ISSN: 2574-9838 IPMRJ

International Physical Medicine & Rehabilitation Journal
Mini Review
Volume 1 Issue 2

Home health care reimbursement and the supply of therapy services
Phillips VL
Department of Health Policy and Management, Rollins school of Public Health of Emory University, USA
Received: April 04, 2017 | Published: May 04, 2017

Correspondence: VL Phillips, Department of Health Policy and Management, Rollins School of Public Health Of Emory University, USA, Tel 404-727-9974, Fax 404-727-9198, Email

Citation: Phillips VL. Home health care reimbursement and the supply of therapy services. Int Phys Med Rehab J. 2017;1(2):23‒25. DOI: 10.15406/ipmrj.2017.01.00006


Physical and other skilled therapies are critical services which promote functional recovery, increase quality of life and prevent deterioration of people with disabling injuries or complications from chronic conditions, ranging from falls to stroke to spinal cord injuries. In the United States Medicare is the primary insurer for those age 65 and older and the long-term disabled, both prime candidates for physical therapy. Reimbursement levels and rules related to payment greatly affect the supply of therapy services and, in turn, who and how many people in need receive them. This paper reviews Medicare payment policies for home health care services and traces their impact on service supply.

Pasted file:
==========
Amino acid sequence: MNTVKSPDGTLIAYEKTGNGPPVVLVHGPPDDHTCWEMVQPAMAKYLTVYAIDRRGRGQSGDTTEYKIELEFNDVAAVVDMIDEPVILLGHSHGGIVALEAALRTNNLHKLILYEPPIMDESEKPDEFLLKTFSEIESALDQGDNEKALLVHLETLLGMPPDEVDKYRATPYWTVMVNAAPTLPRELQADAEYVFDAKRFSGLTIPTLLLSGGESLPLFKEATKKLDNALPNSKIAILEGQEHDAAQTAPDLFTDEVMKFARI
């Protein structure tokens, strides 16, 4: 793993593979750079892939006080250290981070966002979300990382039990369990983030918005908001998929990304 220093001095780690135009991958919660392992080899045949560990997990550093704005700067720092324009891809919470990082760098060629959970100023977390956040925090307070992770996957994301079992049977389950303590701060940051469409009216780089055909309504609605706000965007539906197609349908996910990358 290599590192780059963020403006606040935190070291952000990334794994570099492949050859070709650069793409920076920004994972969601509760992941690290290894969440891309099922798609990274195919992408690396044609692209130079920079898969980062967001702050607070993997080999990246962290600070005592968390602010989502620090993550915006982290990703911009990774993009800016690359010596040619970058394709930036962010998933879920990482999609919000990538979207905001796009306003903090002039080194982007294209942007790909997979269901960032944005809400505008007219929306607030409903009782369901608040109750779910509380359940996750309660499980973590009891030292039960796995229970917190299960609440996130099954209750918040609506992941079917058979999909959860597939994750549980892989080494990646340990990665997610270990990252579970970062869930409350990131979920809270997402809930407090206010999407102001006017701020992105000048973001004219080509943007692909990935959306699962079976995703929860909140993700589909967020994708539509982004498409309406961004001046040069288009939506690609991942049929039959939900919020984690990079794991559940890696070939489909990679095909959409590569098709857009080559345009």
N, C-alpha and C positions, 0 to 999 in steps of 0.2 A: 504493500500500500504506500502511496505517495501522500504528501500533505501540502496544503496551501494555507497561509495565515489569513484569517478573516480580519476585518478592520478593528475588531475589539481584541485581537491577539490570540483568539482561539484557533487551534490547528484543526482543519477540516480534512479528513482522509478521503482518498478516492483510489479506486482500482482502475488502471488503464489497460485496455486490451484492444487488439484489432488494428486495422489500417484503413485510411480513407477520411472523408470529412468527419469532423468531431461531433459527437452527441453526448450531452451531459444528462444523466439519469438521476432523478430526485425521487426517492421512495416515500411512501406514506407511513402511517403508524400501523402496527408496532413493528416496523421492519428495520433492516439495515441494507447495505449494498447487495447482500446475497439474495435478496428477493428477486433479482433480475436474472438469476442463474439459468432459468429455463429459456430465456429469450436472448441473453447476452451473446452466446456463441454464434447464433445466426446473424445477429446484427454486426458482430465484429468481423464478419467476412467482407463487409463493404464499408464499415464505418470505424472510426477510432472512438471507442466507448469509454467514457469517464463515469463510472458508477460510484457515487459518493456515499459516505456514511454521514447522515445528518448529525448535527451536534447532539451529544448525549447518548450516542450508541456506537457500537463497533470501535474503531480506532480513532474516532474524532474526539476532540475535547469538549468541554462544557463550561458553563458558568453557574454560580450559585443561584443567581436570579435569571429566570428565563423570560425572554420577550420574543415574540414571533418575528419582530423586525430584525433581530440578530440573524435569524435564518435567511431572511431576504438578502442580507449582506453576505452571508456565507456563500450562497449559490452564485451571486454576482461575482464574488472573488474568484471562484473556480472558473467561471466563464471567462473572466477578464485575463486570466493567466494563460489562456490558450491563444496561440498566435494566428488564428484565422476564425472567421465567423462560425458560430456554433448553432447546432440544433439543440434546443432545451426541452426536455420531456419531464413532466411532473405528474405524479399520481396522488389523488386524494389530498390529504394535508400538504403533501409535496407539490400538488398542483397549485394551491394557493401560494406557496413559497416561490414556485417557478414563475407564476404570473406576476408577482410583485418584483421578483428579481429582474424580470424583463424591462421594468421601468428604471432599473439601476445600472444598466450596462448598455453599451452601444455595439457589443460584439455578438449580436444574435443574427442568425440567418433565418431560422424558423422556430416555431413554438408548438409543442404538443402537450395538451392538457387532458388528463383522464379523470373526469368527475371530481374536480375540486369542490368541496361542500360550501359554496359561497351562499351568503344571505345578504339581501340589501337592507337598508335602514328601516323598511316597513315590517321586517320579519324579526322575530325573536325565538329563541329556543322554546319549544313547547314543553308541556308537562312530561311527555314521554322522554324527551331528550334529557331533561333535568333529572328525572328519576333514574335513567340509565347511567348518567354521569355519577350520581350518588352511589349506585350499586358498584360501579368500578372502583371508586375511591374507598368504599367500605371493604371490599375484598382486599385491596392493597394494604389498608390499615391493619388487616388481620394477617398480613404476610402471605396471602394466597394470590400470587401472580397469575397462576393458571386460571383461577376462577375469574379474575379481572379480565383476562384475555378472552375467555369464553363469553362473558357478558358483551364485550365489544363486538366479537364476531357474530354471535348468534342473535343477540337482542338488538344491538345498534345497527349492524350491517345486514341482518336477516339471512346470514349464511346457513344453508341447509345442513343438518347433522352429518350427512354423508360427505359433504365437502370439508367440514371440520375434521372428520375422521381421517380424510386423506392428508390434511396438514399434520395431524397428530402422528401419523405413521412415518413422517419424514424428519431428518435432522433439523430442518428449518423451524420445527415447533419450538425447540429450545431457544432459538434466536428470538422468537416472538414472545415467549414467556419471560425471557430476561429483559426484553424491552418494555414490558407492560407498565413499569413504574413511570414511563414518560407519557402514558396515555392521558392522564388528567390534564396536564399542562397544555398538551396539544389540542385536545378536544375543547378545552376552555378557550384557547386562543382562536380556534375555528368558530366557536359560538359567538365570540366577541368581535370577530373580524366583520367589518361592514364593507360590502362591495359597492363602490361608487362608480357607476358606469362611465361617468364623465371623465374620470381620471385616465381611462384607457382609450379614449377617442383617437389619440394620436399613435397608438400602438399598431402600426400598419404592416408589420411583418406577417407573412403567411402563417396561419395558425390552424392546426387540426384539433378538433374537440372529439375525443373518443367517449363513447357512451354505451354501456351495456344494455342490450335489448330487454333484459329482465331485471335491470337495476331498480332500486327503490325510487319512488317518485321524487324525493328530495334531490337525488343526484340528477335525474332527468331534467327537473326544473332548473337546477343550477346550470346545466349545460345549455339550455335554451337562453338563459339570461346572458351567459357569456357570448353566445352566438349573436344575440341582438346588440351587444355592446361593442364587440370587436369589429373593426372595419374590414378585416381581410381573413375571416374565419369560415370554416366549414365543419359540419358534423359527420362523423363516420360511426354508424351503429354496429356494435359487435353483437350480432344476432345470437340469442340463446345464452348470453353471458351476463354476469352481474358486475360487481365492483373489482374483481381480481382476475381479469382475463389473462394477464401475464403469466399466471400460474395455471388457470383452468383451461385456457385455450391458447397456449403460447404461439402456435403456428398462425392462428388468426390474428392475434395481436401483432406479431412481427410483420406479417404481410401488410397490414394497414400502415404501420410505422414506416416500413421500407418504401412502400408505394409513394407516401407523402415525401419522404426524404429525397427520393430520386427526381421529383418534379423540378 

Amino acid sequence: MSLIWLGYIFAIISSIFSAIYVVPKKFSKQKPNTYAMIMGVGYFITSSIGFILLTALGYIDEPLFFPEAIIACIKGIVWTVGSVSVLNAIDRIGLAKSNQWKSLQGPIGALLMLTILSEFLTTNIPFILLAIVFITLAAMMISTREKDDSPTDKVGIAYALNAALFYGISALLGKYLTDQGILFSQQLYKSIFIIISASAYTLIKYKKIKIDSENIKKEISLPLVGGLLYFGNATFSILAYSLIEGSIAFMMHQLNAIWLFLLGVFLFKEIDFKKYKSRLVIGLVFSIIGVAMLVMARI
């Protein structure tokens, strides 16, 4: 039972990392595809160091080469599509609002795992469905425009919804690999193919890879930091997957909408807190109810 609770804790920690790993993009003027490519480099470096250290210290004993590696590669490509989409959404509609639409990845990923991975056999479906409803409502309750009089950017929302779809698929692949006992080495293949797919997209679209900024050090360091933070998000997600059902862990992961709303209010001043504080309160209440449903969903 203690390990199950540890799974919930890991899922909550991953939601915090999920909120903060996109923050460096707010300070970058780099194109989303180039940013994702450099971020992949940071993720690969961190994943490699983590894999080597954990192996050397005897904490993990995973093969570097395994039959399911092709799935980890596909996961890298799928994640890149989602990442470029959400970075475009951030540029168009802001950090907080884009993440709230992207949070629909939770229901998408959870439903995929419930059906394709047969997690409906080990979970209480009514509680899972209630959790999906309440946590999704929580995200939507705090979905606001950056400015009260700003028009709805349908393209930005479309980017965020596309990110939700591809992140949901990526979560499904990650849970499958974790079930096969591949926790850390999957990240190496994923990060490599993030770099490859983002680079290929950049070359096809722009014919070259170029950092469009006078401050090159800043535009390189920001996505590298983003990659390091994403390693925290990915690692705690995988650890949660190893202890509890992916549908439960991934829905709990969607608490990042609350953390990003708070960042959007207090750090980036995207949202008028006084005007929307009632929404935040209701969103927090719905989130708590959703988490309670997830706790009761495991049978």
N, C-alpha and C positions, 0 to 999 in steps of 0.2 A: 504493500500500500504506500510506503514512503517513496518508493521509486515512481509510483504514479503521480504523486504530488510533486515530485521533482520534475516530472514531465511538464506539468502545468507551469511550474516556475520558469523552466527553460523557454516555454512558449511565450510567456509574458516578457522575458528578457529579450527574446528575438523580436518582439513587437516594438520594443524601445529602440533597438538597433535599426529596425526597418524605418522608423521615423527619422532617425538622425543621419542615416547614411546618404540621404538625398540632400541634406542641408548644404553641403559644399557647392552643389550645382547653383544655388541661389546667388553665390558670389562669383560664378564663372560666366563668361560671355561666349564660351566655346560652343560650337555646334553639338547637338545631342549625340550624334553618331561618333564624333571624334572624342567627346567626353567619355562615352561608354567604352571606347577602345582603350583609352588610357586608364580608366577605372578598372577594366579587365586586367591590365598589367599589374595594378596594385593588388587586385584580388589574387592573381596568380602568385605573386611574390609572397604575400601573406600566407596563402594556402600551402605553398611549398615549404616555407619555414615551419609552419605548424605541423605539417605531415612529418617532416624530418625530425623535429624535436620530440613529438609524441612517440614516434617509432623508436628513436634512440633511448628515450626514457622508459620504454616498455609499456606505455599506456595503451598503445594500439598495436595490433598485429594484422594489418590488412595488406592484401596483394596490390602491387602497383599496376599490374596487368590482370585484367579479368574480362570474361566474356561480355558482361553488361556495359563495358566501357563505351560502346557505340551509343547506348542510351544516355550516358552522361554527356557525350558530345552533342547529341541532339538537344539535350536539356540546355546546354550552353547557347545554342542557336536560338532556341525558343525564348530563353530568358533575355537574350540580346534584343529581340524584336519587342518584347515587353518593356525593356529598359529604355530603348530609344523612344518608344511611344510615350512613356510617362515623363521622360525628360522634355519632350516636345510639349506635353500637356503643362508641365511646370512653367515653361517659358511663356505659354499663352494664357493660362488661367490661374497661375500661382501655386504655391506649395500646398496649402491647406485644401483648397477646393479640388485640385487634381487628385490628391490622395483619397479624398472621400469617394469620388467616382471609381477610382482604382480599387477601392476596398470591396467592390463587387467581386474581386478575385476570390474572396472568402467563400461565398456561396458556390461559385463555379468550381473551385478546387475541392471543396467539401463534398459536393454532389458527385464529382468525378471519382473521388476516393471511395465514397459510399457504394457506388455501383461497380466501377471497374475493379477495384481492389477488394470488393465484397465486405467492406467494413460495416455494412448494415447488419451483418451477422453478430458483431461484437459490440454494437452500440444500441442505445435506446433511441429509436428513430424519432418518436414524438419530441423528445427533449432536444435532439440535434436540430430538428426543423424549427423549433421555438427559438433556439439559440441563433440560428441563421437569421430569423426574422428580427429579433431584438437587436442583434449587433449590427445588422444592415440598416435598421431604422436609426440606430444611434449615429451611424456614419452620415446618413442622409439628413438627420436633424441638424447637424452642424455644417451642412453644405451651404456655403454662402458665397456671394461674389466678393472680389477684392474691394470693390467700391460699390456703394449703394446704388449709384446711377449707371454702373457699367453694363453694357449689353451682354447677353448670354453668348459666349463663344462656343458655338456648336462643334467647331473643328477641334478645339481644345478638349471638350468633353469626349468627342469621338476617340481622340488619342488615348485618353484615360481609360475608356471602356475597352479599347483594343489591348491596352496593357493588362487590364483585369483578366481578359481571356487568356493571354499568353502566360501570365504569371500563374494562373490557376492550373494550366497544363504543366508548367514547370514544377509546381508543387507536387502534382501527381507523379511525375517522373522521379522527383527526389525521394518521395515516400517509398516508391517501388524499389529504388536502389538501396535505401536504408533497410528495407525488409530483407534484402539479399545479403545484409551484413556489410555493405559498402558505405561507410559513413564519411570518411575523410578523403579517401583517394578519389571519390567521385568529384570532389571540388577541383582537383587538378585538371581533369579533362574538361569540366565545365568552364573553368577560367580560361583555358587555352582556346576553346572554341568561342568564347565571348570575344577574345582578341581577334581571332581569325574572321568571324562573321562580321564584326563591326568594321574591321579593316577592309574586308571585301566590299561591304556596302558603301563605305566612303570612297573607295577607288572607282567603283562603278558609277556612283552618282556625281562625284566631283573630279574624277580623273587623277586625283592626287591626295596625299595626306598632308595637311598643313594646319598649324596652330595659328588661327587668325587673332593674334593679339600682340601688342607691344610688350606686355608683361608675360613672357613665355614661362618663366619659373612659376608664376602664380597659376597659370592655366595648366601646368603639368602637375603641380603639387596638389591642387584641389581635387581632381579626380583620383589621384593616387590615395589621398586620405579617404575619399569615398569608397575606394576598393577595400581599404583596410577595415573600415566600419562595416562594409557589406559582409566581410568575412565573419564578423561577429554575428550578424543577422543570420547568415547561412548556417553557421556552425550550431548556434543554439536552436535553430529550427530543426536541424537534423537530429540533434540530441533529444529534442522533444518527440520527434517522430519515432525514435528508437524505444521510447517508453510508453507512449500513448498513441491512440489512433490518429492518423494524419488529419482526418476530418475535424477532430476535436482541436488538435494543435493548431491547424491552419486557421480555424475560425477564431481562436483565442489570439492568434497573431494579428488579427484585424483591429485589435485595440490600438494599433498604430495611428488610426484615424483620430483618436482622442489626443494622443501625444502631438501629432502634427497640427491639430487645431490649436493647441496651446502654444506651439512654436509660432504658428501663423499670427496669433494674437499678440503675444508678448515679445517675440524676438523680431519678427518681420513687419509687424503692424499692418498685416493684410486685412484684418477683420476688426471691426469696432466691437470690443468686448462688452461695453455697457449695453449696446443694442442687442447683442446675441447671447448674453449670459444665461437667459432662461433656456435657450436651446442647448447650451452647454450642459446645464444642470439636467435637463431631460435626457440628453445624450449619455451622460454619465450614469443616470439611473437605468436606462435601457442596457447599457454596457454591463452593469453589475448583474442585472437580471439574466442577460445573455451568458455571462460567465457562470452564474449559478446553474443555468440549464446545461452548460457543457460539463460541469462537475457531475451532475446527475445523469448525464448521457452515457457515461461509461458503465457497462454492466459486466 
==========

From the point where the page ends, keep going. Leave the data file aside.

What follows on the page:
Physical therapy, in particular, is recognized as a critical input into to ensure patient recovery from a disabling event. It can also help maintain function and serve as an effective pain management tool. Physical therapists generally work one-on-one with patients and develop a personalized treatment plan which can include: therapeutic exercise, work with assistive devices, and electrotherapeutic modalities. Evidence shows that physical therapy can help prevent falls, a significant cause of morbidity, mortality and hospitalizations in the elderly.1

Acknowledging its value, along with other skilled services, Congress included home health benefits as part of the original legislation creating Medicare. The statute requires patients to have a predictable, recurring need for skilled services and the benefit once they return to the community. Increasingly, beneficiaries need on-going skilled services through HHC to maintain their health status. Nearly two-thirds of Medicare beneficiaries have two or more chronic conditions and approximately one in five has five or more chronic conditions,2 Currently, 9% of all Medicare beneficiaries use HHC at a cost to Center for Medicare and Medicaid Services (CMS), the agency responsible for program oversight, of $18 billion annually.3

Medicare’s home health care benefit